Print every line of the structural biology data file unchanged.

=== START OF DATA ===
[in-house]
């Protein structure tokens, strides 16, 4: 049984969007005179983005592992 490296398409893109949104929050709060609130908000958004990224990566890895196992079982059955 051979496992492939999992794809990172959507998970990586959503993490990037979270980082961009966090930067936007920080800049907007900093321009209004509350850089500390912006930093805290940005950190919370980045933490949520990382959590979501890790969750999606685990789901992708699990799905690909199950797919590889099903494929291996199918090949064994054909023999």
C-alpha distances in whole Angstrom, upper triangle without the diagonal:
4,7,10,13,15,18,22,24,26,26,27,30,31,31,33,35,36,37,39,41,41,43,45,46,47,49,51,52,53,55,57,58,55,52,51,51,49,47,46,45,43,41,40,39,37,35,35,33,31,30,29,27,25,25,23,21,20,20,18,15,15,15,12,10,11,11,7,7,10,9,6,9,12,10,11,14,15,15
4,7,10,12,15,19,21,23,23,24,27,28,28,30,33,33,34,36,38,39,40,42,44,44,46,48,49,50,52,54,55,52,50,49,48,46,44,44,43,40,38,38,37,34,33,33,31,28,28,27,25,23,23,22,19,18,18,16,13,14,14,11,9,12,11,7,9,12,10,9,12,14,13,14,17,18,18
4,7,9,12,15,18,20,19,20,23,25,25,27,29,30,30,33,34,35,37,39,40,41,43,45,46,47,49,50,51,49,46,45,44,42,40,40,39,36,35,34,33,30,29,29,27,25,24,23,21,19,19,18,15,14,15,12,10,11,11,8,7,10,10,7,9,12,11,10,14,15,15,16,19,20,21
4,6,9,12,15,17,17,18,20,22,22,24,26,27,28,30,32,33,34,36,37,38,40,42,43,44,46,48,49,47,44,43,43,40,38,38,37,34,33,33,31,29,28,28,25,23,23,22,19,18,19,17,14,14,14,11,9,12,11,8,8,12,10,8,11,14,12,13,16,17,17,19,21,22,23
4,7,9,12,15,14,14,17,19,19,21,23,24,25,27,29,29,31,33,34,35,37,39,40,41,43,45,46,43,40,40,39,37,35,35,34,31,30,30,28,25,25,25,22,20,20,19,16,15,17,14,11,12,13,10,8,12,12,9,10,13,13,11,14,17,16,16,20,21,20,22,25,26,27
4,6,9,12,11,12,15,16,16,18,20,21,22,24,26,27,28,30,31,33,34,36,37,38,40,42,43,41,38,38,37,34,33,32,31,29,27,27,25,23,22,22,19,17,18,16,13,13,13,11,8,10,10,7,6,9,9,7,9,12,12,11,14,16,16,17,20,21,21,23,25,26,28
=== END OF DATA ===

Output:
[in-house]
């Protein structure tokens, strides 16, 4: 049984969007005179983005592992 490296398409893109949104929050709060609130908000958004990224990566890895196992079982059955 051979496992492939999992794809990172959507998970990586959503993490990037979270980082961009966090930067936007920080800049907007900093321009209004509350850089500390912006930093805290940005950190919370980045933490949520990382959590979501890790969750999606685990789901992708699990799905690909199950797919590889099903494929291996199918090949064994054909023999």
C-alpha distances in whole Angstrom, upper triangle without the diagonal:
4,7,10,13,15,18,22,24,26,26,27,30,31,31,33,35,36,37,39,41,41,43,45,46,47,49,51,52,53,55,57,58,55,52,51,51,49,47,46,45,43,41,40,39,37,35,35,33,31,30,29,27,25,25,23,21,20,20,18,15,15,15,12,10,11,11,7,7,10,9,6,9,12,10,11,14,15,15
4,7,10,12,15,19,21,23,23,24,27,28,28,30,33,33,34,36,38,39,40,42,44,44,46,48,49,50,52,54,55,52,50,49,48,46,44,44,43,40,38,38,37,34,33,33,31,28,28,27,25,23,23,22,19,18,18,16,13,14,14,11,9,12,11,7,9,12,10,9,12,14,13,14,17,18,18
4,7,9,12,15,18,20,19,20,23,25,25,27,29,30,30,33,34,35,37,39,40,41,43,45,46,47,49,50,51,49,46,45,44,42,40,40,39,36,35,34,33,30,29,29,27,25,24,23,21,19,19,18,15,14,15,12,10,11,11,8,7,10,10,7,9,12,11,10,14,15,15,16,19,20,21
4,6,9,12,15,17,17,18,20,22,22,24,26,27,28,30,32,33,34,36,37,38,40,42,43,44,46,48,49,47,44,43,43,40,38,38,37,34,33,33,31,29,28,28,25,23,23,22,19,18,19,17,14,14,14,11,9,12,11,8,8,12,10,8,11,14,12,13,16,17,17,19,21,22,23
4,7,9,12,15,14,14,17,19,19,21,23,24,25,27,29,29,31,33,34,35,37,39,40,41,43,45,46,43,40,40,39,37,35,35,34,31,30,30,28,25,25,25,22,20,20,19,16,15,17,14,11,12,13,10,8,12,12,9,10,13,13,11,14,17,16,16,20,21,20,22,25,26,27
4,6,9,12,11,12,15,16,16,18,20,21,22,24,26,27,28,30,31,33,34,36,37,38,40,42,43,41,38,38,37,34,33,32,31,29,27,27,25,23,22,22,19,17,18,16,13,13,13,11,8,10,10,7,6,9,9,7,9,12,12,11,14,16,16,17,20,21,21,23,25,26,28